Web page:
© 2010 MLB Advanced Media, L.P. All rights reserved.

07/06/10 8:17 PM ET

Kearns hit by three pitches Monday

ARLINGTON -- Austin Kearns didn't have any noteworthy bruises. In fact, until third-base coach Steve Smith mentioned something, he said he didn't really realize he had been plunked by three pitches from three different Rangers pitchers Monday night.

"I didn't really pay attention to it," he said.

The record-keepers did. Kearns became the first Tribe player in club history to get hit by three pitches in a single game. He tied a Major League record that has been done many times. Manny Ramirez was the last player to reach the mark. In fact, Ramirez did it two years earlier, to the day -- July 5, 2008.

Kearns was hit by a 93-mph Omar Beltre fastball in the third inning, an 82-mph Dustin Nippert changeup in the fourth and an 80-mph Alexi Ogando slider in the eighth. None of the plunking appeared the least bit intentional.

"I'm not a guy who's on top of the plate, but I'm not far away from it, either," Kearns said. "I tend to get pitched in, so that stuff's going to happen."

LaPorta showing no signs of concussion

ARLINGTON -- A day after getting whacked in the back of the head by Elvis Andrus' elbow, Matt LaPorta was out of the Indians' starting lineup but was showing no signs of a concussion.

The Tribe was being cautious with LaPorta on Tuesday, subjecting him to neuropsychological testing to ensure the blow to the head did not affect memory or brain function. LaPorta was then scheduled to do some cardio work to ensure that an elevated heart rate did not lead to headaches or nausea.

But all signs point to LaPorta returning to the Indians' lineup soon, perhaps as soon as Wednesday's series finale in Texas.

LaPorta said he had a headache Monday night, when a CT scan at the nearby Medical Center of Arlington came back negative. He felt much better Tuesday. In fact, he said this head contusion was not nearly as bad as the concussion he suffered when getting hit in the back of the head with a pitch during the 2008 Beijing Olympic Games.

"That one was a lot worse than right now," LaPorta said. "I felt the effects of that one for a couple weeks."

This time around, LaPorta was injured when he attempted to field Jason Donald's short-hopped throw to first on Andrus' infield single in the third inning Monday night.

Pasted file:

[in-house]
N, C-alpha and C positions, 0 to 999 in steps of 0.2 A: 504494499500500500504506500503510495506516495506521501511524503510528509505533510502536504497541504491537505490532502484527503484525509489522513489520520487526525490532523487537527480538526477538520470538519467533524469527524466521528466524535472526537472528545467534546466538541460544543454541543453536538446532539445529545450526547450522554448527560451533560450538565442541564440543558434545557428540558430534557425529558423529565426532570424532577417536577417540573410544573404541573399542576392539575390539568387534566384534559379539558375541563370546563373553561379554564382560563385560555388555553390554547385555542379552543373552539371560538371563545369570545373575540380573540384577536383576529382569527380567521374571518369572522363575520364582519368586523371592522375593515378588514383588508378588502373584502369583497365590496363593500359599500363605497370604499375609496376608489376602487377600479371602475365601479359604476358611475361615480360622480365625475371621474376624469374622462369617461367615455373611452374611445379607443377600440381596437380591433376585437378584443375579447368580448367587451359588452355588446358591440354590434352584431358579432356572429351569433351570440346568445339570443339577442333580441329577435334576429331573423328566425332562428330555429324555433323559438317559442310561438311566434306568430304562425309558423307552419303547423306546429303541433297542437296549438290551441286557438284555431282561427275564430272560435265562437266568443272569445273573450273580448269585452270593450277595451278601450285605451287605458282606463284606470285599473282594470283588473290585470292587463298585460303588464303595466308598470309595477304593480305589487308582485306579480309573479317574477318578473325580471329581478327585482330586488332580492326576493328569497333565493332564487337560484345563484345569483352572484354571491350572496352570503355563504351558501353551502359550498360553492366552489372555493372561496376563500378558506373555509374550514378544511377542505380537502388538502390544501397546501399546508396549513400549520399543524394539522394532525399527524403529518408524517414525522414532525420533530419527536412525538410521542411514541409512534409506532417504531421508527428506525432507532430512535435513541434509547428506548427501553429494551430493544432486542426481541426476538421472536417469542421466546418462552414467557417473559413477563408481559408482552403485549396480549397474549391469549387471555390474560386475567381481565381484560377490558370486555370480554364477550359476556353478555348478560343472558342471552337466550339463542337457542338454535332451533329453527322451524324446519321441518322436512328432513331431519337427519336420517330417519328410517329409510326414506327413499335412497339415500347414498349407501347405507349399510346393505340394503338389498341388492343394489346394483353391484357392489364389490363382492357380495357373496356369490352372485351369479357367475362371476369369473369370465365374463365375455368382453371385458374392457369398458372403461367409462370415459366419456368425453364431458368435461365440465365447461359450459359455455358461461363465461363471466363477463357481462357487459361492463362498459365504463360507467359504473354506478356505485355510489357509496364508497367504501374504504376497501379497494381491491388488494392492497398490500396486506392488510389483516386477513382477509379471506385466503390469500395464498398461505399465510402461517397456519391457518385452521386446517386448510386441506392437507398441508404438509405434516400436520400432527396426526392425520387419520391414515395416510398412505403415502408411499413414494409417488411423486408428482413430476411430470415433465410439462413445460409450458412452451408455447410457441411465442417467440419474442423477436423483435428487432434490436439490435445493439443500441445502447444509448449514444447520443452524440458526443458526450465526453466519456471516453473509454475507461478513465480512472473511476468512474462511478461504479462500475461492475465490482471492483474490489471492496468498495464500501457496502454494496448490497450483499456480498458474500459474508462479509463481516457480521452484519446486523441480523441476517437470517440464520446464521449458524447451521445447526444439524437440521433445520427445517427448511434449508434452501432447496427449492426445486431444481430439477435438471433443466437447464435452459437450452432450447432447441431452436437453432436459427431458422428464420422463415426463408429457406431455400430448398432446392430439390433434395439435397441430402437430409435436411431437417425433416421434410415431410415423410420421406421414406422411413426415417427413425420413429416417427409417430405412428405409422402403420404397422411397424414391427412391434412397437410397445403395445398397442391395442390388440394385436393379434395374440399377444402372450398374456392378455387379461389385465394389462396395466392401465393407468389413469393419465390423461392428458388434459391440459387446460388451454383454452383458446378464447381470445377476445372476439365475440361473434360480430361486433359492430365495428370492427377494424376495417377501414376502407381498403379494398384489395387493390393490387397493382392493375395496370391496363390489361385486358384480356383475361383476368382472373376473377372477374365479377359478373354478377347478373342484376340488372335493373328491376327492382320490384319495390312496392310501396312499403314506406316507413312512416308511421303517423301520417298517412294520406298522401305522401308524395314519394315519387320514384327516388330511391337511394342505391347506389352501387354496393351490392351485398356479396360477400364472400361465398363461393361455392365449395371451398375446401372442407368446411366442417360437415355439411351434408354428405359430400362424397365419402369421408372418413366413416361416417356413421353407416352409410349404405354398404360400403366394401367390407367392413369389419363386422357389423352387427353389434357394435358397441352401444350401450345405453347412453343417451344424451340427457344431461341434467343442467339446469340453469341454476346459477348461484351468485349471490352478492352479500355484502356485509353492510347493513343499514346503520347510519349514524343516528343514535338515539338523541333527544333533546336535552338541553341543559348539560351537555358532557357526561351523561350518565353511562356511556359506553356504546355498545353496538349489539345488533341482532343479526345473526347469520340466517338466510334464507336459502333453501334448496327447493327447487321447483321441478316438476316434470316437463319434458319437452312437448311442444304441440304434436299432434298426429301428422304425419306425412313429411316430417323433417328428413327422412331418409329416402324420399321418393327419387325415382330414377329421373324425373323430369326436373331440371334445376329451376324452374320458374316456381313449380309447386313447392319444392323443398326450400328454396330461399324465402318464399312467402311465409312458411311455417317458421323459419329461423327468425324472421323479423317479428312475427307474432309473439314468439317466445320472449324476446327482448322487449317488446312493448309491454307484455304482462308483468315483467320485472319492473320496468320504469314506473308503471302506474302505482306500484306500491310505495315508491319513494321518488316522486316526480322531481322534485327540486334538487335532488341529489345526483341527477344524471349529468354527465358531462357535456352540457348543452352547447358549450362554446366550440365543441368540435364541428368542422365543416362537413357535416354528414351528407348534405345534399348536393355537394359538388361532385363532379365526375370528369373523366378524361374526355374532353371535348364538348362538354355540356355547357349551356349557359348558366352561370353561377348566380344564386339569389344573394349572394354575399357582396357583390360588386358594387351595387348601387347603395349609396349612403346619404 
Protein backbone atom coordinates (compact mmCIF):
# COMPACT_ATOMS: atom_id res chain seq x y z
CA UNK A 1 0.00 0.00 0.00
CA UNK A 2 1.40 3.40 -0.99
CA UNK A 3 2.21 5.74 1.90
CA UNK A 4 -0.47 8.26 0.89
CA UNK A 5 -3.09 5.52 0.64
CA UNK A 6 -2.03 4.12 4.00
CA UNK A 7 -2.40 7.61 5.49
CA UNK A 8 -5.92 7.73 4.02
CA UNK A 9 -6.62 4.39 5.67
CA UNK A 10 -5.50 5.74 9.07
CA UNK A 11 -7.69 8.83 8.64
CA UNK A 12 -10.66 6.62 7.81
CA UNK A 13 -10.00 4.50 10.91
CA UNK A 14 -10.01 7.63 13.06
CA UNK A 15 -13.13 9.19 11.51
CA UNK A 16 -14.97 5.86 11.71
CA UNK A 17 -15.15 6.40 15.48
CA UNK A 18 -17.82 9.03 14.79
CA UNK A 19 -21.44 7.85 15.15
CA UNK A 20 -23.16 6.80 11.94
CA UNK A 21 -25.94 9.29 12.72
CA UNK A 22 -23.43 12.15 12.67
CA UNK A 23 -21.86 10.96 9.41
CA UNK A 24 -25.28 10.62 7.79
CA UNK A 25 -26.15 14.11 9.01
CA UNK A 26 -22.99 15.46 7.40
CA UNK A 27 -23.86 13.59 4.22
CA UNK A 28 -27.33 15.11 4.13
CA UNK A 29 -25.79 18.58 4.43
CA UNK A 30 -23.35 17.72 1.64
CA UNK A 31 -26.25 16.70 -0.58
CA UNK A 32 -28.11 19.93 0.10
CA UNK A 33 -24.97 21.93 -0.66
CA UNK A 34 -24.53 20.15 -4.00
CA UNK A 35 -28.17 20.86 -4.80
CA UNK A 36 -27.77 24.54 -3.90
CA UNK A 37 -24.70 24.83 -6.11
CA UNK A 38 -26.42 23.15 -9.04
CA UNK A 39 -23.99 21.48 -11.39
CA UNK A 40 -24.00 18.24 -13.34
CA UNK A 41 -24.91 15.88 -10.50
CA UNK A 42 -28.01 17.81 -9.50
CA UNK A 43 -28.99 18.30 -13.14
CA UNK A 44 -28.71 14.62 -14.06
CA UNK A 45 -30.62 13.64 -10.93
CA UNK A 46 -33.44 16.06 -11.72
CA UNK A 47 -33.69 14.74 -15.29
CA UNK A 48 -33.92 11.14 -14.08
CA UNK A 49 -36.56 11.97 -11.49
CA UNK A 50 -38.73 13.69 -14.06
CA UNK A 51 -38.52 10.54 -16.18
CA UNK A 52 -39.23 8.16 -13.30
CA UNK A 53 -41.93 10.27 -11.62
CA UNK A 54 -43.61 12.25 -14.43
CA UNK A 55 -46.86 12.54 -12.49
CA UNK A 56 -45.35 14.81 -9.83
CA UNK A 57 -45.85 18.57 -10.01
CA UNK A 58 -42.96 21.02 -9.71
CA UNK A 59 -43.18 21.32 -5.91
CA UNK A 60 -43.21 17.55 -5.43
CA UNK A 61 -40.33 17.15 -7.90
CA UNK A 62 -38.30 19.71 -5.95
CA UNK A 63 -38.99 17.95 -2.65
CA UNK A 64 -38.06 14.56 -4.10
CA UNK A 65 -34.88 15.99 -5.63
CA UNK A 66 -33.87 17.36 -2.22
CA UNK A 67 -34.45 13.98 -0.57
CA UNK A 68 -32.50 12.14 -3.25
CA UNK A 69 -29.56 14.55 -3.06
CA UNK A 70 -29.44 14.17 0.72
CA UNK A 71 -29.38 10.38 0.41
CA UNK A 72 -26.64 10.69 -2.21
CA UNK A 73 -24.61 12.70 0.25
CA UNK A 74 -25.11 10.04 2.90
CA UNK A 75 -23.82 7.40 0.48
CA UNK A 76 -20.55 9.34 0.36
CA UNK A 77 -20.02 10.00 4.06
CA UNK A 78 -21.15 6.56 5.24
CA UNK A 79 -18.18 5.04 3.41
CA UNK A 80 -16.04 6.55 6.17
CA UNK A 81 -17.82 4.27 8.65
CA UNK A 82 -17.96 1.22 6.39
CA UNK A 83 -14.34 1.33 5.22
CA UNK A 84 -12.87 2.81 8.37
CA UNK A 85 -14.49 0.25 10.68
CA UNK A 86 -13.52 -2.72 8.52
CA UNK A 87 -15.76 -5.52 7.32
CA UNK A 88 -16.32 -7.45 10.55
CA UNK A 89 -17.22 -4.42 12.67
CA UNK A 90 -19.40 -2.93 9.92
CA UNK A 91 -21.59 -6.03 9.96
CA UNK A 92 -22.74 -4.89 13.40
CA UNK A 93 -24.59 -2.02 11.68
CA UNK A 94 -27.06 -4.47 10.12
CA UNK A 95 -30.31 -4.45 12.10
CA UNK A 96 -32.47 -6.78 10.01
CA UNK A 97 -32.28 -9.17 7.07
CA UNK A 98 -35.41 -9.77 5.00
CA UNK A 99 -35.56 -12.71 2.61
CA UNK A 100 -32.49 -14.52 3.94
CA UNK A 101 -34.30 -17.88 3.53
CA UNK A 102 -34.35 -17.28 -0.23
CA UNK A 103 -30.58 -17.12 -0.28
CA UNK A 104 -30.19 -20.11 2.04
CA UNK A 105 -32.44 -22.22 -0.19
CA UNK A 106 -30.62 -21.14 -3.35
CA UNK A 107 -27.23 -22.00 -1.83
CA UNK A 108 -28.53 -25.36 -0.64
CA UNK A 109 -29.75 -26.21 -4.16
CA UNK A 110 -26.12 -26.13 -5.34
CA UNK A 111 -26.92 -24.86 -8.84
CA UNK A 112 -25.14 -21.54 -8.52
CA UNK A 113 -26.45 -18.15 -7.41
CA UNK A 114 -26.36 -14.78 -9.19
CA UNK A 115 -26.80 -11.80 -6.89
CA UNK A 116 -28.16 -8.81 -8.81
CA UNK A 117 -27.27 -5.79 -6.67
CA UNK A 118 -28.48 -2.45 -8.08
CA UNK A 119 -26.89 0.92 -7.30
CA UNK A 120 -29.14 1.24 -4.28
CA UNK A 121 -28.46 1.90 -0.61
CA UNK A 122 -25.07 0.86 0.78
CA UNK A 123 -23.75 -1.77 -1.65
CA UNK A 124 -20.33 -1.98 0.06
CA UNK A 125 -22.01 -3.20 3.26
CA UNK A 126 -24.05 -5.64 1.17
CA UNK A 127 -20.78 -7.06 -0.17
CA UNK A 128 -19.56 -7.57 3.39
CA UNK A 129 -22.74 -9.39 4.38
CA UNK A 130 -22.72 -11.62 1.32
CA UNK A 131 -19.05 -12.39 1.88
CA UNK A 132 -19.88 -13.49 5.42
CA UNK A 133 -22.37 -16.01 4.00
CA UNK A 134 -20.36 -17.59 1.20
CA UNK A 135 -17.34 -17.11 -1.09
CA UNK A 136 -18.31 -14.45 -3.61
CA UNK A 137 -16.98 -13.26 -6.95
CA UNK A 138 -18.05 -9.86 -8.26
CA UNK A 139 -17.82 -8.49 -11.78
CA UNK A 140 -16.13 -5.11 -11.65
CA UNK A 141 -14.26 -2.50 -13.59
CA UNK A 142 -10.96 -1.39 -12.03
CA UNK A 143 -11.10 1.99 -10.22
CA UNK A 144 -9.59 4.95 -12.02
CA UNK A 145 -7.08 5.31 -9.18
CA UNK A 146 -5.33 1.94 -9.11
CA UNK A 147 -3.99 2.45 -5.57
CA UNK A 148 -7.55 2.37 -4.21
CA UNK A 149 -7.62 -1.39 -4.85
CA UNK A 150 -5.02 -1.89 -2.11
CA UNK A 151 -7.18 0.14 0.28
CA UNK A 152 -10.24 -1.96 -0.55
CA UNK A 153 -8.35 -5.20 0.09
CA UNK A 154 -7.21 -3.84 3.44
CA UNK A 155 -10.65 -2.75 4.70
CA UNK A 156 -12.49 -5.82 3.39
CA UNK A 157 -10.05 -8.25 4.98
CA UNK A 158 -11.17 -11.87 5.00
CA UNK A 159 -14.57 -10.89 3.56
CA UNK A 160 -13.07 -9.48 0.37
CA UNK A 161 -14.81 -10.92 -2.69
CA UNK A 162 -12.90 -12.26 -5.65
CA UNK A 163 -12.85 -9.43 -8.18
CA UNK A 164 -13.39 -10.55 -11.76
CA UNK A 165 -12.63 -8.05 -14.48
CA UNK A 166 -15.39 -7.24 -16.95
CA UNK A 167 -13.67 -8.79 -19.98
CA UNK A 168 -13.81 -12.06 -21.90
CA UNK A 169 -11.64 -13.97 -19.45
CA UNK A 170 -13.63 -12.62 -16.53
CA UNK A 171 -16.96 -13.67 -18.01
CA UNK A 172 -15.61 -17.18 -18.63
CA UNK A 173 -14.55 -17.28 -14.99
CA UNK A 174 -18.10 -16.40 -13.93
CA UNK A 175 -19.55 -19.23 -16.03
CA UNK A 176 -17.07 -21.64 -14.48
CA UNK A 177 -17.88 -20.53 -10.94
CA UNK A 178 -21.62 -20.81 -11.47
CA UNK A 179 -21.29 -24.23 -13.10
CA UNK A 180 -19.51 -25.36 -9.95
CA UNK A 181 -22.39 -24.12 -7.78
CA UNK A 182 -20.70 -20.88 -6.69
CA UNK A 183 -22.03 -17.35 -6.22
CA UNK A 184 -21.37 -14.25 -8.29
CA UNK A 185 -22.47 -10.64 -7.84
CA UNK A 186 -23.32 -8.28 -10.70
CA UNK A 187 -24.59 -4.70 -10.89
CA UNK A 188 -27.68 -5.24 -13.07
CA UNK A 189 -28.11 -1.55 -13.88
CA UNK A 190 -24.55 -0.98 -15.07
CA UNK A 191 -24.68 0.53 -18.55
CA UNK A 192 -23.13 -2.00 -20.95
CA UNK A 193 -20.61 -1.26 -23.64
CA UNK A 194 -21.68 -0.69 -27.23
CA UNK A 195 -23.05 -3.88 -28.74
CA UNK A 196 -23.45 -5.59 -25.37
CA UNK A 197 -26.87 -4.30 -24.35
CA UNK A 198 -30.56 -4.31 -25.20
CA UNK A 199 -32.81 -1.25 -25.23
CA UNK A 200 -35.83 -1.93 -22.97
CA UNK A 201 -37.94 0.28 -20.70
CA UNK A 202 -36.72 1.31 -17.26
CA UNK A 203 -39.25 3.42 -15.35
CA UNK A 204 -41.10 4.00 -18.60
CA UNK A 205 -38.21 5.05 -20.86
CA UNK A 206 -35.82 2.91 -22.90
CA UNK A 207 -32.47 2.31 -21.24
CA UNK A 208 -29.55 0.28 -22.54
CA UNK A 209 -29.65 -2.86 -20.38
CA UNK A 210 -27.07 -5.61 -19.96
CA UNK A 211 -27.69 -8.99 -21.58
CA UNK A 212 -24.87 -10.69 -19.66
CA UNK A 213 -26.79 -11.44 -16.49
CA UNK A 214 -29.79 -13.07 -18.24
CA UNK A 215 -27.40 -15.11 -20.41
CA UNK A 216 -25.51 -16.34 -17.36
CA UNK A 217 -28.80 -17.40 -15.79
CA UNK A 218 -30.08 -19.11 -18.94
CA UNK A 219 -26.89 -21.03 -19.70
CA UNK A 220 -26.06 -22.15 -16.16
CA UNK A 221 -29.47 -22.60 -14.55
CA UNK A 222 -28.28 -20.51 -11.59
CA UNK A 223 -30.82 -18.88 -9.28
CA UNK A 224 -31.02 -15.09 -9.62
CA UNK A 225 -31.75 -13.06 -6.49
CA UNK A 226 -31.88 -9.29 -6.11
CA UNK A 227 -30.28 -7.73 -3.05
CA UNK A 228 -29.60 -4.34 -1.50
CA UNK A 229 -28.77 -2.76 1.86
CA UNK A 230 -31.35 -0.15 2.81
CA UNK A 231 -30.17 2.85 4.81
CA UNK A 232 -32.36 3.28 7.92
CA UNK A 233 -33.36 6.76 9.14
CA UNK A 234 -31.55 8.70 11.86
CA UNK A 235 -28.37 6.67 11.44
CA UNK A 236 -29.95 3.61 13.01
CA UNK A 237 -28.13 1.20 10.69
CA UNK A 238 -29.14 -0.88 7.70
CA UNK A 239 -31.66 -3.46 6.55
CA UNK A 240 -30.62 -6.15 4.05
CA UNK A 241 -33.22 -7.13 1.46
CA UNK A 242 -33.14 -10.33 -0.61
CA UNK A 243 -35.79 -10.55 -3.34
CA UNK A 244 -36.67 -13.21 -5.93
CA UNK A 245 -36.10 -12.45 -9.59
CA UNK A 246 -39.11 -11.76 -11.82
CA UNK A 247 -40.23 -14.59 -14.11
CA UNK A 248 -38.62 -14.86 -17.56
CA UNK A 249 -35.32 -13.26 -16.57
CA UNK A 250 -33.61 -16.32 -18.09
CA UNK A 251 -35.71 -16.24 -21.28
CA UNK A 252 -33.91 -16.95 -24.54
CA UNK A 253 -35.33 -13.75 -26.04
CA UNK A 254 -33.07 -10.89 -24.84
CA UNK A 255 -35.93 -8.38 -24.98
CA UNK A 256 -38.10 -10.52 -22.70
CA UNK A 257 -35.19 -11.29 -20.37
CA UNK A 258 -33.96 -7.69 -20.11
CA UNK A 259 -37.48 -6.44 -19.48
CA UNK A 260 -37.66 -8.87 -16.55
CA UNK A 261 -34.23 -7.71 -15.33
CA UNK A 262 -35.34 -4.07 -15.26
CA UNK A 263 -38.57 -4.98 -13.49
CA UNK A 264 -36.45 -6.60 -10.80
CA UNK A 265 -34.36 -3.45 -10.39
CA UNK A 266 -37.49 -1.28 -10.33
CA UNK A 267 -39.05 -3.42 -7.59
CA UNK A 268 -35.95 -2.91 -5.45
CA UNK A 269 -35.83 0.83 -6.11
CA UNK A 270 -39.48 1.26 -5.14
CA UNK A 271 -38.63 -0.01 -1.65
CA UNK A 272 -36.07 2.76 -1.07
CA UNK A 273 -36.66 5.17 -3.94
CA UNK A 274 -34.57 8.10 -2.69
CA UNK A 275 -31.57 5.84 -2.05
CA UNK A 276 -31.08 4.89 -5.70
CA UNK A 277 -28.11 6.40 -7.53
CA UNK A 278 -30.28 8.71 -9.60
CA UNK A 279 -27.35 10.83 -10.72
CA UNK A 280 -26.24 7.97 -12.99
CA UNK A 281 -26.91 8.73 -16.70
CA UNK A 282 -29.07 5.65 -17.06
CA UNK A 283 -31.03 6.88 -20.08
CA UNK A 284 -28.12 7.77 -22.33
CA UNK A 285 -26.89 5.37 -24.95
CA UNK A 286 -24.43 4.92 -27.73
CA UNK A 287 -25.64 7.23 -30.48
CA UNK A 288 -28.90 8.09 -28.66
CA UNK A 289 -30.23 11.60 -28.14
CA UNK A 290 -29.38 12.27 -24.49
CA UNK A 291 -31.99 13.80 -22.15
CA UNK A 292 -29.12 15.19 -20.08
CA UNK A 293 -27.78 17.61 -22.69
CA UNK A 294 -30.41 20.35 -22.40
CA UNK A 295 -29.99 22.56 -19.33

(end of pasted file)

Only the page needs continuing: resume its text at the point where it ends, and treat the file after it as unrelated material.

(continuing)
"I had to back up to get it," LaPorta said. "I got in the way of the basepath."

That's where his head met Andrus' elbow. LaPorta fell flat on the ground and looked dazed and confused. He remained in the game for the final two outs of the third but was pulled when he came back to the dugout and felt nauseous. LaPorta wasn't sure if he lost consciousness upon impact or not.

"I don't know if I got knocked out," he said. "But for a couple seconds, I wasn't normal."

He felt normal Tuesday, and the Indians hope to have him back soon.

Hafner pulls off rare stolen base

ARLINGTON -- Last week, he dashed home on a suicide squeeze. On Monday night, he swiped second base.

Who knows how Travis Hafner's blazing speed will impact the Indians next?

Hafner, the Tribe's 6-foot-3, 240-pound DH, stole a base for just the eighth time in his career and the first time since May 15, 2008.

It was a delayed steal in the sixth, called by manager Manny Acta. Hafner didn't break until just before the ball crossed home plate, where Jhonny Peralta was up to bat. Peralta went on to knock Pronk in from second with an RBI double.

"You'd love to sit back and let the guy slug away, but that's not the type of club we have," Acta said. "We have to do certain things to get a run here or there. [Hafner] executed it perfectly, and Peralta was the main ingredient. Ideally, you like to do that with a left-handed hitter up, so it affects the catcher's visibility. We took a chance there."

Worth noting

The Indians announced the signing of seventh-round Draft pick Robbie Aviles, a right-hander from Suffern (N.Y.) High School. Aviles was 9-0 with two saves and a 0.80 ERA in 18 games, including 11 starts, for his school this year, and he injured his elbow in his final appearances. He will have Tommy John elbow ligament replacement surgery in the near future. ... Monday's win marked the first time the Indians hit four homers in a game since July 26 of last year, in Seattle. ... The Indians' average age on their 25-man roster is 27.89, the second-youngest in the Majors behind the D-backs (27.70). The average age on the 40-man is 26.50, which is the youngest in the Majors. ... Indians pitchers had allowed just one homer in their last 74 innings of work, entering Tuesday's game.

Anthony Castrovince is a reporter for MLB.com. He blogs about baseball at CastroTurf. This story was not subject to the approval of Major League Baseball or its clubs.